NORMAN — Oklahoma's football players wore full pads in practice Monday — the first such practice of the 2013 preseason — and anyone who's played football or been around the game knows what happens that day each fall.
The Oklahoma Drill.
A blocker and a defender square off in a small area, confined by tackling dummies. A running back tries to sprint through the open space as the defender works to shed his blocker. The exercise is designed to teach — and test — toughness.
Oklahoma practices are closed to the public and media, but an OU athletic department staffer tweeted a five-second clip of Monday's action.
Depending on your perspective, the video of true freshman running back Keith Ford, junior offensive guard Dionte Savage and sophomore defensive tackle Jordan Phillips is cause for celebration, or a dreary reminder of the Sooners' inexperienced defensive line entering the 2013 season.
Phillips sheds Savage's block before Ford (5-foot-11, 205 pounds) lowers his shoulder and crashes into Phillips (6-6, 324 pounds), knocking him on his back as Ford easily skips past the two fallen linemen.
“It's a one-on-one drill and the poor D-lineman has a 350-pound lineman hanging onto him while Keith's putting his head down and running him over,” OU coach Bob Stoops said after practice. “Let's not get carried away.”
Of course a definitive verdict on anyone can't be reached based purely on one short clip, but watching a freshman running back plow through a veteran defensive tackle — particularly a former four-star prospect and projected 2013 starter like Phillips — can't make Sooner fans feel much better about a unit widely viewed as Oklahoma's weakest.
Nearly all of OU's regular contributors on the defensive line last year were seniors, and that group struggled to consistently get pressure on opposing quarterbacks and be much help in run defense.
Longtime defensive line coach Jackie Shipp was fired and replaced by the young, energetic Jerry Montgomery in February.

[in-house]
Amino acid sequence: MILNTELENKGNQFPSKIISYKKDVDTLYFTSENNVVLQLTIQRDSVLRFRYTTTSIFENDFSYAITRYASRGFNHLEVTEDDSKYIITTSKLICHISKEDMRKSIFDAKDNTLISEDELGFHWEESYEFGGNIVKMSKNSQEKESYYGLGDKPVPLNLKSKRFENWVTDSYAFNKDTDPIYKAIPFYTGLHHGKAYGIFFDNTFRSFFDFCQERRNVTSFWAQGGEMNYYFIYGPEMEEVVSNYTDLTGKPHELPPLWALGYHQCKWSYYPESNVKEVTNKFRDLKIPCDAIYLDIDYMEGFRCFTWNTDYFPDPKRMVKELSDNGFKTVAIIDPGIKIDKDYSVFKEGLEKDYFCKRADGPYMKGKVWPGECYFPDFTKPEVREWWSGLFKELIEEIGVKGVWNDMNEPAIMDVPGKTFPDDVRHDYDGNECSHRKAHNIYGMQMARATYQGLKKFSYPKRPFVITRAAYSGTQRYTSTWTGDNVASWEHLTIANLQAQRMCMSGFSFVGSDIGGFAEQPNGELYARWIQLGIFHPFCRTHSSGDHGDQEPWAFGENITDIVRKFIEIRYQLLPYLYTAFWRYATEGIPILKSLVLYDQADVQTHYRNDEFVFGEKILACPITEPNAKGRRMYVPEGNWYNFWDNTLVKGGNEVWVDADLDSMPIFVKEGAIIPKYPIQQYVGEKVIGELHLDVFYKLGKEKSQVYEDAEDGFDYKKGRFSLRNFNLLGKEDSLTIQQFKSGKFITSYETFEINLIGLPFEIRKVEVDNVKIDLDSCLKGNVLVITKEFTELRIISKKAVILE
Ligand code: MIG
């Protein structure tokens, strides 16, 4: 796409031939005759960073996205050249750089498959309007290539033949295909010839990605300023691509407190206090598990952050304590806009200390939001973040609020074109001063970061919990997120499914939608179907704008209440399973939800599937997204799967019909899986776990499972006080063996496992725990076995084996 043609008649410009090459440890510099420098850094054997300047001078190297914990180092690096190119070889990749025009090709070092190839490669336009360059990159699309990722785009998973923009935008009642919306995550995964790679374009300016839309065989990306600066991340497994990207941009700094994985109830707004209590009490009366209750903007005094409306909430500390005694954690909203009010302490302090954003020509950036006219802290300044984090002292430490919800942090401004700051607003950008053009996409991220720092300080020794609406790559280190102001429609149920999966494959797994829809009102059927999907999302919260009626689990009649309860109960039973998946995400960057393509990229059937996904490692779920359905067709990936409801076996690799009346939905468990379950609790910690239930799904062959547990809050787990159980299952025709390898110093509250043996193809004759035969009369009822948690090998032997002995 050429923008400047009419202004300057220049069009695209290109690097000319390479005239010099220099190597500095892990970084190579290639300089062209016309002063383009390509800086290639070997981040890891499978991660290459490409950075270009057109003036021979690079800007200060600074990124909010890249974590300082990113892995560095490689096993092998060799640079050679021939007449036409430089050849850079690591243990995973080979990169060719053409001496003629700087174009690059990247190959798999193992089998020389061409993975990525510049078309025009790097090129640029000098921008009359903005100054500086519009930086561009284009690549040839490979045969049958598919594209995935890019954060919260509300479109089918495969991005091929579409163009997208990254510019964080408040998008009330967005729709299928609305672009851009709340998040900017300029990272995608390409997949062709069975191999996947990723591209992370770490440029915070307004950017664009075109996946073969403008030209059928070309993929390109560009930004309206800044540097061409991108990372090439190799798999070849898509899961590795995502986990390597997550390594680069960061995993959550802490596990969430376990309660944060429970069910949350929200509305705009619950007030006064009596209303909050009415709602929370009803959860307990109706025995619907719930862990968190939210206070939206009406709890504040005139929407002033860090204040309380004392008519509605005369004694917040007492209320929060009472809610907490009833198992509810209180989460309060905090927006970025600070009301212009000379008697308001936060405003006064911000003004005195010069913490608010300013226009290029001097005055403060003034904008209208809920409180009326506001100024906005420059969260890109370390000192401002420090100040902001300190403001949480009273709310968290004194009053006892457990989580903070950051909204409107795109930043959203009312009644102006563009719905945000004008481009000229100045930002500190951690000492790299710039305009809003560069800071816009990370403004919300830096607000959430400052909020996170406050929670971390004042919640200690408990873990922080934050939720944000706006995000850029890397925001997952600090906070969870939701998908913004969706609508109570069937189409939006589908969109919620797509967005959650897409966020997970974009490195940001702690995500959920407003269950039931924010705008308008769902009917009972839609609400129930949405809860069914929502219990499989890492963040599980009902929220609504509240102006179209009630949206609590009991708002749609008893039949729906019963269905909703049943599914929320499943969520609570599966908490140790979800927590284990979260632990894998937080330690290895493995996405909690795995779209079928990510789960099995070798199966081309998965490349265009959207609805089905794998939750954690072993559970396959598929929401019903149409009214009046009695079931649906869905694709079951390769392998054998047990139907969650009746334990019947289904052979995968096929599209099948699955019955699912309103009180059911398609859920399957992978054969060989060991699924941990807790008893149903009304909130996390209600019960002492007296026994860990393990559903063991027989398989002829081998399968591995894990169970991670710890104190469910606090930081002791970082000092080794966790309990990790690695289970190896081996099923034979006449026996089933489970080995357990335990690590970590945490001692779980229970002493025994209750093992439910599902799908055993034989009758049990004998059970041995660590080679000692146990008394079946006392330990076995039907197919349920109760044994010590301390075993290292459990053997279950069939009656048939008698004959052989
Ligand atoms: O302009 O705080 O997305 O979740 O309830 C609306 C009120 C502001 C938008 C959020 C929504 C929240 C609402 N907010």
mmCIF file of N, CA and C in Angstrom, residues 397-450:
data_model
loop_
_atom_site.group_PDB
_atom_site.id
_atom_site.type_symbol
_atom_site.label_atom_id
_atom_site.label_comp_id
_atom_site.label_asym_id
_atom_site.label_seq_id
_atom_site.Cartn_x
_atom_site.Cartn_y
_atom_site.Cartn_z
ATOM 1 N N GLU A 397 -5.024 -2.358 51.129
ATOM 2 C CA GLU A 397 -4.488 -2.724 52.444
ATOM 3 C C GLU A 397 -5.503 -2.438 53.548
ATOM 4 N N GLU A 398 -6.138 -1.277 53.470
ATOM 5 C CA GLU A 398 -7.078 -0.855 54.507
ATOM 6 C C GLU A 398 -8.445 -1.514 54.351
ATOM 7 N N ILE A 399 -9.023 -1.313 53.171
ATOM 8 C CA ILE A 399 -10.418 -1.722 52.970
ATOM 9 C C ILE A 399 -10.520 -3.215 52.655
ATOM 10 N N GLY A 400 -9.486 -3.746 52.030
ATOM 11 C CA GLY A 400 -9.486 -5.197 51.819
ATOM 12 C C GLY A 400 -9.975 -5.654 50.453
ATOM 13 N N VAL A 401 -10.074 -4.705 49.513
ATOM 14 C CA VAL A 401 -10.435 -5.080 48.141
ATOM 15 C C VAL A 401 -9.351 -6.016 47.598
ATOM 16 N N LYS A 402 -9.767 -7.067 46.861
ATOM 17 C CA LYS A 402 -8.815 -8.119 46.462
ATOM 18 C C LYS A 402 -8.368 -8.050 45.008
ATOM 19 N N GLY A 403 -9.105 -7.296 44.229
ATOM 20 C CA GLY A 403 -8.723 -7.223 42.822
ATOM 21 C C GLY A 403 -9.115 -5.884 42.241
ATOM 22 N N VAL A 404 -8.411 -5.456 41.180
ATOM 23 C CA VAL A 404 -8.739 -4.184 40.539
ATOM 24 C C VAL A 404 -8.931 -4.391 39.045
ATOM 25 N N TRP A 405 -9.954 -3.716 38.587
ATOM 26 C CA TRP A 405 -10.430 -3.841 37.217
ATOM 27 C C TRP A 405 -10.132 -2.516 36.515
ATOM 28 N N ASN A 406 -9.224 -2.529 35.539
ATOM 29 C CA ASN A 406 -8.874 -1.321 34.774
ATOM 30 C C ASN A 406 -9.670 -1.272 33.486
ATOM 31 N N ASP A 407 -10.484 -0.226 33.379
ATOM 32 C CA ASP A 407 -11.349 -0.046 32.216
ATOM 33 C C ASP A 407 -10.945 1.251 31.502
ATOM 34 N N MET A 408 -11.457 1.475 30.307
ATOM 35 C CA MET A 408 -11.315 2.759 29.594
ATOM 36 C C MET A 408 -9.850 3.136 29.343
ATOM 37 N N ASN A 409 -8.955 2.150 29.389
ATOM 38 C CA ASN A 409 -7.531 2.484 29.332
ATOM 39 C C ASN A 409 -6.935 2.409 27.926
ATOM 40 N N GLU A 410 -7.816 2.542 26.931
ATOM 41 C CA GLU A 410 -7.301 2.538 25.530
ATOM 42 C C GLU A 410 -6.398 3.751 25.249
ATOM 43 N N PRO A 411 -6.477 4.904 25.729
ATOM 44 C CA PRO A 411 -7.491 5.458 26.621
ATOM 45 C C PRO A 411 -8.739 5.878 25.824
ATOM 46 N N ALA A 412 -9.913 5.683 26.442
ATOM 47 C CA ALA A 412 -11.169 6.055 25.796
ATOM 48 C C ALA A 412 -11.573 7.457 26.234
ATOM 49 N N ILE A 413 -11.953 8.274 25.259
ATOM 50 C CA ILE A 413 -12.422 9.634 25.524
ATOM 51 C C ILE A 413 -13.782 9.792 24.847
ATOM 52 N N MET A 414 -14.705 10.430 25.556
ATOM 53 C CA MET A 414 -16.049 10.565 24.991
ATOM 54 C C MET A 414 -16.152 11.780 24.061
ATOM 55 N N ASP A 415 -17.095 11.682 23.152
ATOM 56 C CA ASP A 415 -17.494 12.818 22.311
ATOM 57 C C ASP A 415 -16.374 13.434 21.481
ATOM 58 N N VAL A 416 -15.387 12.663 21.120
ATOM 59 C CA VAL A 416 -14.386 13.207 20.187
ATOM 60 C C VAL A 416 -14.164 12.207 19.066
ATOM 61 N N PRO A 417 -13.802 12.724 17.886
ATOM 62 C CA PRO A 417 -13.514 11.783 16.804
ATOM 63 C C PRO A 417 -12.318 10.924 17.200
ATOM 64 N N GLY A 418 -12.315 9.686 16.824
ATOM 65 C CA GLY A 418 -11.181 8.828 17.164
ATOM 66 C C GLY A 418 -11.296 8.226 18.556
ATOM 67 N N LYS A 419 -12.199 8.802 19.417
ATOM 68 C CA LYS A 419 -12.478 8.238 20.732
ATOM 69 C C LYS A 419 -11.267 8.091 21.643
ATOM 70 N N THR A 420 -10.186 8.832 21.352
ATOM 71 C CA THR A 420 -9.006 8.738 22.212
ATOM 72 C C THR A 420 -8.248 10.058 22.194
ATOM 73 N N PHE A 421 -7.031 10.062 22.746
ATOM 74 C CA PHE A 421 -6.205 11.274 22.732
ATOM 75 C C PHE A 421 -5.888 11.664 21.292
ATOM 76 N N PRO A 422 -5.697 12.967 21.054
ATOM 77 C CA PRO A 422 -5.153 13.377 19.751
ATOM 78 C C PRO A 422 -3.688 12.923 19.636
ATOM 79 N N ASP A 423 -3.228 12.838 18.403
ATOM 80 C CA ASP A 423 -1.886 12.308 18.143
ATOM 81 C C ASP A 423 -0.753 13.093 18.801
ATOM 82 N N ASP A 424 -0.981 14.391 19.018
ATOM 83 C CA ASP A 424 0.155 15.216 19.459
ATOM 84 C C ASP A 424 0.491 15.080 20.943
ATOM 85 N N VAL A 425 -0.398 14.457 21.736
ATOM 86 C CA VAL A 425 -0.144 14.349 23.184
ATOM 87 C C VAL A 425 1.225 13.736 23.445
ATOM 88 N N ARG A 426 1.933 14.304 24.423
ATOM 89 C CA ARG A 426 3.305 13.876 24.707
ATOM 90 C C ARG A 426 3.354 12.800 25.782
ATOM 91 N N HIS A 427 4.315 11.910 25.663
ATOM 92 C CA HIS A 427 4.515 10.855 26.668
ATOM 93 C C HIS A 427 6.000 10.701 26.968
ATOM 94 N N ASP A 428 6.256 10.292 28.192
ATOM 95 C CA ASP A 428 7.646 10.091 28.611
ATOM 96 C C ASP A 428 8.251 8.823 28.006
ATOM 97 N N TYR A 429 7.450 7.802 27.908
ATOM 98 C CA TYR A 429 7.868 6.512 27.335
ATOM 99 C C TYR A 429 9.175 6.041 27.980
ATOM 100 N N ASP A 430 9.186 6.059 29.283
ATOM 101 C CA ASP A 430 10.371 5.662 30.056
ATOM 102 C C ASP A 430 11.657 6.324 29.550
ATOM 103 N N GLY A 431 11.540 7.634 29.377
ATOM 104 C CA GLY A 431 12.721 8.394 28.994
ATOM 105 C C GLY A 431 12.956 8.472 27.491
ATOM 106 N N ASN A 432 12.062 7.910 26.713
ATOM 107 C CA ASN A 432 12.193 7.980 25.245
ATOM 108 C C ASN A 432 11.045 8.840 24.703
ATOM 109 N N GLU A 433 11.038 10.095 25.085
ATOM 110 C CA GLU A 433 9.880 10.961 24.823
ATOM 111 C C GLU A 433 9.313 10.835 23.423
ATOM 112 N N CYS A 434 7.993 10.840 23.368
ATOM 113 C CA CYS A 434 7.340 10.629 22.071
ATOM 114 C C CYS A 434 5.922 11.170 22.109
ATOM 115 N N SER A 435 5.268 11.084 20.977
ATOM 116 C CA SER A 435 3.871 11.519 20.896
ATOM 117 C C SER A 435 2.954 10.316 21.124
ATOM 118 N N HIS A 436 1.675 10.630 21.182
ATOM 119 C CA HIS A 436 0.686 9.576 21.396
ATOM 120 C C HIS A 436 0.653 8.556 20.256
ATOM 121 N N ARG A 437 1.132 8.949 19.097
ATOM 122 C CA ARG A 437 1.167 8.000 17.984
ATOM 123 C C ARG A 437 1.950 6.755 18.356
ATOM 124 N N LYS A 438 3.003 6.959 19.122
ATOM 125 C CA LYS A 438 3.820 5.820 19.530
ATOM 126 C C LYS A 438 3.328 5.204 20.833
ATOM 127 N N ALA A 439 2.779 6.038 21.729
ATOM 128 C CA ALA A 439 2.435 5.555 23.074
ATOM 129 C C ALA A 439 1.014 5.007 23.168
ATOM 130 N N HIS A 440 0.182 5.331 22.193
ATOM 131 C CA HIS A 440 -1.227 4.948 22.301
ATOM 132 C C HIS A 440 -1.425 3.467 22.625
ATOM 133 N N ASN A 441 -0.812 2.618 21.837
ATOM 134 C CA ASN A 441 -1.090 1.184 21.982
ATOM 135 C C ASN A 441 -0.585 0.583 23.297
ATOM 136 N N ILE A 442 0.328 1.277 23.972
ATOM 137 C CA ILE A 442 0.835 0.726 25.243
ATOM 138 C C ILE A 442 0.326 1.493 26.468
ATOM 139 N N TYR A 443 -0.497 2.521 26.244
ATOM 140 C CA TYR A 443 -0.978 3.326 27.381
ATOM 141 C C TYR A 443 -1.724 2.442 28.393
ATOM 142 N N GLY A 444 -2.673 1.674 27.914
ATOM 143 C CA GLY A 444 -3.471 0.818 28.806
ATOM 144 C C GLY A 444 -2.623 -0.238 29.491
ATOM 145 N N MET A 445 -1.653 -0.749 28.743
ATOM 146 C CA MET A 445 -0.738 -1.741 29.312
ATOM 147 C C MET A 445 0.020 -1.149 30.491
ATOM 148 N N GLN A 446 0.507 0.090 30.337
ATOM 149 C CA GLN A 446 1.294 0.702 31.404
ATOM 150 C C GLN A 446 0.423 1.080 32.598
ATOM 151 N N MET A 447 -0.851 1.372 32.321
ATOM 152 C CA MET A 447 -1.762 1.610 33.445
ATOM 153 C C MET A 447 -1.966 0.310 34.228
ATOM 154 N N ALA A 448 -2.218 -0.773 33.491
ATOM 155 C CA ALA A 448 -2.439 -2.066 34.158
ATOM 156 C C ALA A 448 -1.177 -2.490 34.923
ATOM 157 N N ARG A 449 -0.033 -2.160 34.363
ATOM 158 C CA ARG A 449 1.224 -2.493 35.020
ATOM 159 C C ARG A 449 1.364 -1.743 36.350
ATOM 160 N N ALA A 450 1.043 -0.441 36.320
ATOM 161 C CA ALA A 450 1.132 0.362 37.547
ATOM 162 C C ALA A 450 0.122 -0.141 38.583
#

The Sooners had only three defensive tackles on the roster before spring practices began, causing coaches to move junior defensive end Chuka Ndulue inside to tackle. He and Phillips started the spring game.
A few weeks before the spring game, Phillips told reporters that, under Montgomery, the defensive line was “attacking and playing knock-'em-back football,” a style he said was “completely changed” from 2012.
Still, Phillips admitted that with a new coach, he felt he'd regressed a bit.
“I'm having to learn everything again,” Phillips said. “I'm starting to get back there, but I'm not where I was last season.”
Asked about the defensive line's inexperience at OU's media day Saturday, Stoops expressed optimism about the unit, comparing it to the wide receiver corps at this time last season.
Just before fall camp began last year, the Sooners' receiver unit appeared depleted before transfers Justin Brown (Penn State) and Jalen Saunders (Fresno State) arrived and were granted immediate eligibility.
“You watched the spring game, didn't you?” Stoops said. “The spring game, all those same guys were in there and played really well against a very experienced offensive line.”
Reminded that Oklahoma also had veteran receiver Kenny Stills returning a year ago, Stoops said, “We feel we have some guys that are capable of being like that. Is there Gerald McCoy? No. That's not going to happen every year either.”
Oklahoma added freshmen defensive tackles Charles Walker and Matt Romar in its 2013 recruiting class, and is still waiting on junior-college transfer Quincy Russell, whose arrival has been held up by academic issues.
Stoops said he expected Russell's last class to be completed soon.
Junior offensive tackle Tyrus Thompson, one of only two Sooners who spoke with the media after Monday's practice, said he had a “pretty good” view of the Ford-Phillips collision.
“That was a hit right there,” Thompson said with a laugh. “I haven't seen a running back hit someone like that in a long time.”
Watch the play: